Journal article

Temporal complexity of fMRI is reproducible and correlates with higher order cognition

Amir Omidvarnia, Andrew Zalesky, Sina L Mansour, Dimitri Van de Ville, Graeme D Jackson, Mangor Pedersen

NEUROIMAGE | ACADEMIC PRESS INC ELSEVIER SCIENCE | Published : 2021

Abstract

It has been hypothesized that resting state networks (RSNs), extracted from resting state functional magnetic resonance imaging (rsfMRI), likely display unique temporal complexity fingerprints, quantified by their multiscale entropy patterns (McDonough and Nashiro, 2014). This is a hypothesis with a potential capacity for developing digital biomarkers of normal brain function, as well as pathological brain dysfunction. Nevertheless, a limitation of McDonough and Nashiro (2014) was that rsfMRI data from only 20 healthy individuals was used for the analysis. To validate this hypothesis in a larger cohort, we used rsfMRI datasets of 987 healthy young adults from the Human Connectome Project (HC..

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Grants

Awarded by European Commission


Awarded by National Health and Medical Research Council (NHMRC) of Australia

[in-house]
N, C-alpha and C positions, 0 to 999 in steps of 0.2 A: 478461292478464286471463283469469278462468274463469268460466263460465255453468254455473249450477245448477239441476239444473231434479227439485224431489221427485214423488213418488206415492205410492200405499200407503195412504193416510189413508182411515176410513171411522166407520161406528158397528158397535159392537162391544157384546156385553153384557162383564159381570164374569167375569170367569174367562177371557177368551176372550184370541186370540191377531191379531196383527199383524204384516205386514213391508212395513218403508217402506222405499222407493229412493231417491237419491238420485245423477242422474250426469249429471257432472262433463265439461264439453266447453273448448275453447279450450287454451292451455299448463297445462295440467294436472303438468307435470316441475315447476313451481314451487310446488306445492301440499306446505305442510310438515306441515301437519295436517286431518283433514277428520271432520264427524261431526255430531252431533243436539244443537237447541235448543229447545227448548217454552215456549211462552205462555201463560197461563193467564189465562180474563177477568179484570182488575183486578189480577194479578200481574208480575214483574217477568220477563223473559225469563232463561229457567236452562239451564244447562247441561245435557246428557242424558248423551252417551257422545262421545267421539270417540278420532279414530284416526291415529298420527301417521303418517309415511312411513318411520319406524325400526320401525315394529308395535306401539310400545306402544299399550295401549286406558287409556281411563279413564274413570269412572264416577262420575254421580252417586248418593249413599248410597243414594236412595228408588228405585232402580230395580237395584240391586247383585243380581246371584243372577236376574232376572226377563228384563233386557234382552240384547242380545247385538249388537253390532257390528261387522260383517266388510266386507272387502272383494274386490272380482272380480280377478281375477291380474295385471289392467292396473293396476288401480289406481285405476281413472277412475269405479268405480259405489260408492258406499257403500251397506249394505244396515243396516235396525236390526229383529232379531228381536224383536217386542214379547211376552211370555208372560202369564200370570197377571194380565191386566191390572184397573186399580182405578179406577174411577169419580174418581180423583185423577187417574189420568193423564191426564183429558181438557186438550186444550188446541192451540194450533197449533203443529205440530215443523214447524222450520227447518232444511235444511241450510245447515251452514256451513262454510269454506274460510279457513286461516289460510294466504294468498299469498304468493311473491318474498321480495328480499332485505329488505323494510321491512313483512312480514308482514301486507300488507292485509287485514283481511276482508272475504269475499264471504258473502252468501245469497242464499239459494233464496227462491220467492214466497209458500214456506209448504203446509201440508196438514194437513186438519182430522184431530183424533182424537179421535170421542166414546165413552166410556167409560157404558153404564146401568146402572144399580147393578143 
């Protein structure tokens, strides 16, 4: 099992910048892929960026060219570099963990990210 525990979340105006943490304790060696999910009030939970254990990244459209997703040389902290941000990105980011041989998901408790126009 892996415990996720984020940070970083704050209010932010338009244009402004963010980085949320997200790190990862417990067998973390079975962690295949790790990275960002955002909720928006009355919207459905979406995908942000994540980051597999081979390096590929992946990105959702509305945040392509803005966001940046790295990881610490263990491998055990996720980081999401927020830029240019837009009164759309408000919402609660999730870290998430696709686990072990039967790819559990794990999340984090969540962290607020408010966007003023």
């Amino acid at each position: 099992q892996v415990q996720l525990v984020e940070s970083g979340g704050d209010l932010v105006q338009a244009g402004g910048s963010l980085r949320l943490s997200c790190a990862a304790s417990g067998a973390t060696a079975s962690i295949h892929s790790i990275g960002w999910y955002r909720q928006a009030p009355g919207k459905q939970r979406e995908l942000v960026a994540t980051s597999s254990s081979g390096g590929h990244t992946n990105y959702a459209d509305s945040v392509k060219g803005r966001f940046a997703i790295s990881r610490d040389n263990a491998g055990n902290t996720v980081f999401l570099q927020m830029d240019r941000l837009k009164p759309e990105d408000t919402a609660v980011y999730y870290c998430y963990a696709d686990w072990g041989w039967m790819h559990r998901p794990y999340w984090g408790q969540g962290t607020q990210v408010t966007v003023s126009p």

Awarded by NHMRC practitioner's fellowship


Awarded by 16 National Institutes of Health (NIH) institutes and centers


Awarded by McDonnell Center for Systems Neuroscience at Washington University


Funding Acknowledgements

AO acknowledges financial support through the Eurotech Postdoc Program, co-funded by the European Commission under its framework program Horizon 2020 (Grant Agreement number 754462). This study was supported by the National Health and Medical Research Council (NHMRC) of Australia (no. 628952). The Florey Institute of Neuroscience and Mental Health acknowledges the strong support from the Victorian Government and in particular the funding from the Operational Infrastructure Support Grant. We also acknowledge the facilities, and the scientific and technical assistance of the National Imaging Facility (NIF) at the Florey node and The Victorian Biomedical Imaging Capability (VBIC). GJ is supported by an NHMRC practitioner's fellowship (no 1060312). The primary rsfMRI data in this study was provided by the Human Connectome Project, WUMinn Consortium (1U54MH091657; Principal Investigators: David Van Essen and Kamil Ugurbil) funded by the 16 National Institutes of Health (NIH) institutes and centers that support the NIH Blueprint for Neuroscience Research; and by the McDonnell Center for Systems Neuroscience at Washington University.